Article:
Oh, boy, it has been a while since I've been on here, hasn't it? I've let a lot of stuff slide (sorry, Freaky Fun Friday readers! I promise, the last installment was not the end of that series!).
I blame Reus.
Okay, so it's really my fault. I'm not good at keeping myself motivated, especially when there's a video game to distract me. And Reus (don't ask me how to pronounce it) is an incredible distraction.
But the giants aren't alone on the planet. There are these pesky things called "humans," and they have a mind of their own. They'll settle anywhere they can find resources and start building special projects. It's up to you to provide the humans what they need so they can build those projects. But at the same time, you also have to keep them in line because, if you don't, they'll turn on you and attack the giants. And you only have 30, 60, or 120 minutes to get as much done as you can.
I've found Reus to be mind-bogglingly addictive, and part of the reason why is the nature of the game. It's a stripped down god-game (think old school Populous) with heavy puzzle elements. Every resource you can place can interact with the stuff next to it. For example, if you place certain animals near minerals, they'll provide more food. Or if you put certain minerals next to plants, those minerals will provide more gold. Part of the challenge is to find the best interaction to help bolster what the humans are up to. And you want the humans to build those projects. Pretty much every time they do, they provide your giants with an "ambassador" that unlocks special powers, allowing the giants to upgrade the resources, leading to more and better interactions that allow the humans to build more and more impressive projects.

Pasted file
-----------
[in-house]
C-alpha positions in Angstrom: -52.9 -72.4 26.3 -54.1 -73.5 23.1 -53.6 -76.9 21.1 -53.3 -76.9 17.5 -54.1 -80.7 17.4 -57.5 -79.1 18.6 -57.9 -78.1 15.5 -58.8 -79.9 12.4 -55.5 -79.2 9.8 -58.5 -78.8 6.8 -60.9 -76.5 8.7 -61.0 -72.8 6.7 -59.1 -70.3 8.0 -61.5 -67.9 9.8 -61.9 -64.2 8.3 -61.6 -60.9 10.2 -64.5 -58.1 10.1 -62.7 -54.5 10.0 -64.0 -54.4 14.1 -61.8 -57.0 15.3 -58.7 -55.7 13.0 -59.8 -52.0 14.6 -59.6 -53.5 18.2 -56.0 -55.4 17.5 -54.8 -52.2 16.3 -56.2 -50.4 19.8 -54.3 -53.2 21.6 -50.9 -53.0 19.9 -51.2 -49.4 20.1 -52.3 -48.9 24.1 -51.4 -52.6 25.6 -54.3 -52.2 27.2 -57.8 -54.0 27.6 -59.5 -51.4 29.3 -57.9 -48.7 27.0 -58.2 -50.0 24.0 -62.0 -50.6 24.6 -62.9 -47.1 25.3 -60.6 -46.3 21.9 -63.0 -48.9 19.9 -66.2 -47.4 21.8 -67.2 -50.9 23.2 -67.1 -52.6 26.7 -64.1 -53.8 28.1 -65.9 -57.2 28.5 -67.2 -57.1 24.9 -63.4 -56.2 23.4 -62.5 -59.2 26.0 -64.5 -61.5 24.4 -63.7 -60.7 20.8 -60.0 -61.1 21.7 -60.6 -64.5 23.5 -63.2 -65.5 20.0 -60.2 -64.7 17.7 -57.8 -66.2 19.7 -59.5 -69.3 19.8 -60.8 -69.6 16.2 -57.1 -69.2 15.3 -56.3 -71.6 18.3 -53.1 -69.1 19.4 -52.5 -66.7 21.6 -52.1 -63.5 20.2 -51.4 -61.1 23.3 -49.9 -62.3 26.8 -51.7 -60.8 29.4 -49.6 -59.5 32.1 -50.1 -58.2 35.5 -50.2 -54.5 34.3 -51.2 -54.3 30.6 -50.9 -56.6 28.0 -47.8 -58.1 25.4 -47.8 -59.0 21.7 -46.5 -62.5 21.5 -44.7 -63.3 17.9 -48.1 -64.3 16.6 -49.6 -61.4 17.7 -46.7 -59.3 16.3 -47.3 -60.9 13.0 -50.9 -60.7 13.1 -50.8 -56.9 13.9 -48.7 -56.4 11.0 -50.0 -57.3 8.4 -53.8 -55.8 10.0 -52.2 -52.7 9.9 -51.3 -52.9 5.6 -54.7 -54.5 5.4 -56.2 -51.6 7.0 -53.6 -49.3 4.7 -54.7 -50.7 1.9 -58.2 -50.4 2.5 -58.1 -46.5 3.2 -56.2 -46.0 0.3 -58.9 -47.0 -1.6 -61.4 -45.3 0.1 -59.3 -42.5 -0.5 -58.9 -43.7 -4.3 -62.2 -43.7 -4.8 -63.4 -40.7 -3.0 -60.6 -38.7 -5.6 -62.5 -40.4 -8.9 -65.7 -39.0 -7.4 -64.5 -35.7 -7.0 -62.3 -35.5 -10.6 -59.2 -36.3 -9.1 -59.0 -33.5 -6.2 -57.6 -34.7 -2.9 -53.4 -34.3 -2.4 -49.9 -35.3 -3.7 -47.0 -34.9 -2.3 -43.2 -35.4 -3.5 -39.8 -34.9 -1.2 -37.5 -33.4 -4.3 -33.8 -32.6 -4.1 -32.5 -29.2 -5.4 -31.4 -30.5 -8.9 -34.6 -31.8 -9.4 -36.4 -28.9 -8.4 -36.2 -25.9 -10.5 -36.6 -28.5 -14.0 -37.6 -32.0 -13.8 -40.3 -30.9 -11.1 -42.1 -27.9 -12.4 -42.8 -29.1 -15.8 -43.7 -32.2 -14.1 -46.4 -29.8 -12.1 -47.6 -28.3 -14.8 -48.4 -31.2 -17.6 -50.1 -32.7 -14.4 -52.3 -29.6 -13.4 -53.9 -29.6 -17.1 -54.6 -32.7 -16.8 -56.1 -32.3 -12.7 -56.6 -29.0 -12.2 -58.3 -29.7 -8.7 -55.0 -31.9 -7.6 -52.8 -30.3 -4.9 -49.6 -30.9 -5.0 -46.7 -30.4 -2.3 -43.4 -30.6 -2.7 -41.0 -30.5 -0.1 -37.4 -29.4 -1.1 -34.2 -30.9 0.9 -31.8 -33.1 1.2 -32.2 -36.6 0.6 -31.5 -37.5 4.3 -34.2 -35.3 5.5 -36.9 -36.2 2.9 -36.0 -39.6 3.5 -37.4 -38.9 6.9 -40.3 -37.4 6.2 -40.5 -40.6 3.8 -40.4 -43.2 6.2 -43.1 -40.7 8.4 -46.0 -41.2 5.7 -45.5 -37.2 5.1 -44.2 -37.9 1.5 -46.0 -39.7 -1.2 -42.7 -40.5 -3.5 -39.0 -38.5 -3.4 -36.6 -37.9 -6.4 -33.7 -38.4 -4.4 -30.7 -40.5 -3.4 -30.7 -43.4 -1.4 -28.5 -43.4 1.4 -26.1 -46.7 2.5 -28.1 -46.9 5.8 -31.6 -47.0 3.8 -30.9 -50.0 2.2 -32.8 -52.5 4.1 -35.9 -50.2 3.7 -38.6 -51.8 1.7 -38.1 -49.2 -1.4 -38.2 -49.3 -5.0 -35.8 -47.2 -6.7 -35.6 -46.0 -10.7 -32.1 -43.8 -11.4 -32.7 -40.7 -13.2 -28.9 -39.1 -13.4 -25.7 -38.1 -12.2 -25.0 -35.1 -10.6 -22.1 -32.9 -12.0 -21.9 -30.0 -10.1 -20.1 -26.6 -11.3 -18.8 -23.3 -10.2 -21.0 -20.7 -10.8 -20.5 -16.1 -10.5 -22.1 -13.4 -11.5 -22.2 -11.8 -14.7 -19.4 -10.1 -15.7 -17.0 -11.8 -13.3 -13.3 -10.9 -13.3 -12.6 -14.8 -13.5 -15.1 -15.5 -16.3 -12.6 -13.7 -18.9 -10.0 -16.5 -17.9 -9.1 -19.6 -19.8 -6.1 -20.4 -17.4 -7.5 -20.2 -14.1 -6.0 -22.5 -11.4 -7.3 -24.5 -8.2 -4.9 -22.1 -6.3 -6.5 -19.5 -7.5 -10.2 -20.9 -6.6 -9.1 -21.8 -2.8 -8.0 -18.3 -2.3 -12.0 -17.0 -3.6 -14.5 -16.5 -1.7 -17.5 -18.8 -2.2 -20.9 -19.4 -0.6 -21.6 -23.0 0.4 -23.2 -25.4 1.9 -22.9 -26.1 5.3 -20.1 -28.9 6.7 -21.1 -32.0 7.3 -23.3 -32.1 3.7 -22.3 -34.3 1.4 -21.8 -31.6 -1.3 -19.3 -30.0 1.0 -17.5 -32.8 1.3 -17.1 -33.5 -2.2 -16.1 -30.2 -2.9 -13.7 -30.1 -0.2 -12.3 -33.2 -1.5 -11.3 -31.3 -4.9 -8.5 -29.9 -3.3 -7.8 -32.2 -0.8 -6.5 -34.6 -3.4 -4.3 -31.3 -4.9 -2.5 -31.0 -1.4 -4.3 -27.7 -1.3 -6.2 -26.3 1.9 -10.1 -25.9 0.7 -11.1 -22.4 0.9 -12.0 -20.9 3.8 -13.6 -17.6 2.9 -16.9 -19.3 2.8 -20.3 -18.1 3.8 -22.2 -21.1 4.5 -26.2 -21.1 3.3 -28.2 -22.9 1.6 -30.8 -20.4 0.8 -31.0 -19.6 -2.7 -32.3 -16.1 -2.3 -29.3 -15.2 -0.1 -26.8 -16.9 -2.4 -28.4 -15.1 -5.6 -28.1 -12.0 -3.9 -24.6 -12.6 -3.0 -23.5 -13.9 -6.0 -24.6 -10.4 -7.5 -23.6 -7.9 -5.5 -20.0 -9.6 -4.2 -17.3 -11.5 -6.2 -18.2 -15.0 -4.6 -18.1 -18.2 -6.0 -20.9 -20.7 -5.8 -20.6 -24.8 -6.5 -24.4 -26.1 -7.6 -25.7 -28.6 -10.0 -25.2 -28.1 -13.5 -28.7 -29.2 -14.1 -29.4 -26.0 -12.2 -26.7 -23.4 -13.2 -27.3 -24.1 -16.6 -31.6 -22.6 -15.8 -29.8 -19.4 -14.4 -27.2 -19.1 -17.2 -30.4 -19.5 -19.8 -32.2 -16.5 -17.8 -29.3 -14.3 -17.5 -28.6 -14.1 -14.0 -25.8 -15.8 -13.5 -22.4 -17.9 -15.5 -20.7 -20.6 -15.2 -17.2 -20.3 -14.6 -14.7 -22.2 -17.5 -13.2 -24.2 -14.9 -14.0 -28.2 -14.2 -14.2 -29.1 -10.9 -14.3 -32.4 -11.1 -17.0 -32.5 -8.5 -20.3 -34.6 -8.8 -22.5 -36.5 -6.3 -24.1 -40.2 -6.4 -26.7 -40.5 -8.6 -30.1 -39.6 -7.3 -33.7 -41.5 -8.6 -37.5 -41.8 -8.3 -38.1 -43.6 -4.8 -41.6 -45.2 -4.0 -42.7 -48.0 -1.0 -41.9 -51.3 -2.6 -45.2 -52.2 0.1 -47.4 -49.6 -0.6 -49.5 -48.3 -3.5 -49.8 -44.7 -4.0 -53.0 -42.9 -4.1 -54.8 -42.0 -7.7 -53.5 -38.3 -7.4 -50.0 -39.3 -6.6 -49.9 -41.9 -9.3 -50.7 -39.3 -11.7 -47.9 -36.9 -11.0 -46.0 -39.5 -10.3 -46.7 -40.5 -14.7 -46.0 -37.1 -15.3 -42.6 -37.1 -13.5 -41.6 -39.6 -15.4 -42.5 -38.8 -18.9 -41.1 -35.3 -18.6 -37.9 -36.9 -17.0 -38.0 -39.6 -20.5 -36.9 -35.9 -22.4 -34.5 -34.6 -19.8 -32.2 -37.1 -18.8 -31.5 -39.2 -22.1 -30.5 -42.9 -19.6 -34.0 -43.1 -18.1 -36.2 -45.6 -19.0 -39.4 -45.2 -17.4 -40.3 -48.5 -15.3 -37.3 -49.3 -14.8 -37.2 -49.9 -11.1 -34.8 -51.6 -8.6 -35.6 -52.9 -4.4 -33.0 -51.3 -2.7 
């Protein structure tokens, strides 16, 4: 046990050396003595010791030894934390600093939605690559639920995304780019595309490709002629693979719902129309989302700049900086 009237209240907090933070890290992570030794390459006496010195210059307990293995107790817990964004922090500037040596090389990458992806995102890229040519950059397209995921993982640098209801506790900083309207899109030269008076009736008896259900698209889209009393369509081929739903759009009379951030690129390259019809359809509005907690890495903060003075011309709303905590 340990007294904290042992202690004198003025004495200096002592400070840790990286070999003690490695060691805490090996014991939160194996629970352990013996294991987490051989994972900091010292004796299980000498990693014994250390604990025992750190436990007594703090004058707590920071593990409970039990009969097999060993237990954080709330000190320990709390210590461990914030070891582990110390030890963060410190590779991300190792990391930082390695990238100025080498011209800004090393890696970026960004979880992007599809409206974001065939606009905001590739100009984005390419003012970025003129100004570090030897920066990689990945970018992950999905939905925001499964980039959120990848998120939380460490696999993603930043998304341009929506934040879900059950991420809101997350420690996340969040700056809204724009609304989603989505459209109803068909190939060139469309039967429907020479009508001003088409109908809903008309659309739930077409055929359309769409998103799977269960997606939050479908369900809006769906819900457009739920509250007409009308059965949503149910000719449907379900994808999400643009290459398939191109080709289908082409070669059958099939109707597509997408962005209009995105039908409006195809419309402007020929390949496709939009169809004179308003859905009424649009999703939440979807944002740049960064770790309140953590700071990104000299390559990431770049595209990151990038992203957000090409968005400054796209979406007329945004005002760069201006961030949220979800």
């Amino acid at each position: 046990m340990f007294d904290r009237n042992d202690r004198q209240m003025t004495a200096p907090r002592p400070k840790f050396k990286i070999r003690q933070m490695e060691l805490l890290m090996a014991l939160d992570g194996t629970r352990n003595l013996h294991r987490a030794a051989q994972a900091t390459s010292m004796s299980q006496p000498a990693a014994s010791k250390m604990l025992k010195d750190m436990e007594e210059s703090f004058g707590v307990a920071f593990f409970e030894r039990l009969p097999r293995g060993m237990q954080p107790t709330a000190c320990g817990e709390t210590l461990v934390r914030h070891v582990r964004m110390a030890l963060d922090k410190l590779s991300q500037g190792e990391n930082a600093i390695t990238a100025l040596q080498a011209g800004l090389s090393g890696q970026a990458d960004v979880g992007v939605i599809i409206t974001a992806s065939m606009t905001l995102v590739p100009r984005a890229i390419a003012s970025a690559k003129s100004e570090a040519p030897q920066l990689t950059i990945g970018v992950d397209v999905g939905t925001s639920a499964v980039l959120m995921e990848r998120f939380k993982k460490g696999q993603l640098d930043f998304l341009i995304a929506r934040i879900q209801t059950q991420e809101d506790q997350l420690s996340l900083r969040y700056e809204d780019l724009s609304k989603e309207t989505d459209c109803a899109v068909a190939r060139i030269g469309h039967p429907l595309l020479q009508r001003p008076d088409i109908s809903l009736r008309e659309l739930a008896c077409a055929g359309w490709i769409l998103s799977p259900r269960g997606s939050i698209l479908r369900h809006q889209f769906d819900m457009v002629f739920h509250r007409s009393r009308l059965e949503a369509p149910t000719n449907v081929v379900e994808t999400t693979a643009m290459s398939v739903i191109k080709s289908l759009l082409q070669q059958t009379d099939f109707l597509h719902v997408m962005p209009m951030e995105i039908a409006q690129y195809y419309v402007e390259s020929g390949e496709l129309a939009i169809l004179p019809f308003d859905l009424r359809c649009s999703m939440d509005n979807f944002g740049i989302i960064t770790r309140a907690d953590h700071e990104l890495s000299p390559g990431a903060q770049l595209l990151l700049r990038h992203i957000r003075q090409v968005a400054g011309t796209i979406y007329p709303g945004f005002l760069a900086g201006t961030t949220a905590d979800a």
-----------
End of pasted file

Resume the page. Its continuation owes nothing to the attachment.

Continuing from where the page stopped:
Not only that, but the game sets unofficial "goals" for each playthrough. For example, one of the goals I'm trying to meet right now is to create a game where all of the villages create 2,000 food together. Meeting those goals unlocks more resources to use in the game (something you also receive the first time the humans build a particular type of project).
Not everything is hunky-dory with this game, however. Figuring everything out is kind of tricky. The game links to a wiki that I've found really helpful, but a lot of what a player does is trial-and-error. That's not necessarily bad, but you have to be careful not to lock yourself into one way of playing.
Also, there are stability issues that have been maddening for me. A few times, my giants have frozen in place and won't take orders. I found an easy fix for that one, but the most recent has really upset me. The game will randomly crash at the same point, over and over. For example, last night, I finally managed to complete some projects that had been eluding me. I had only 15 minutes left in my game. And then it all crashed. I tried reloading from the auto-save, only to have it crash again. And again. And again. Needless to say, I had some unpleasant thoughts about the game.
But that shouldn't stop you from checking out this great game. It's available from a variety of sources and it's only about ten bucks. Well worth the money, believe me!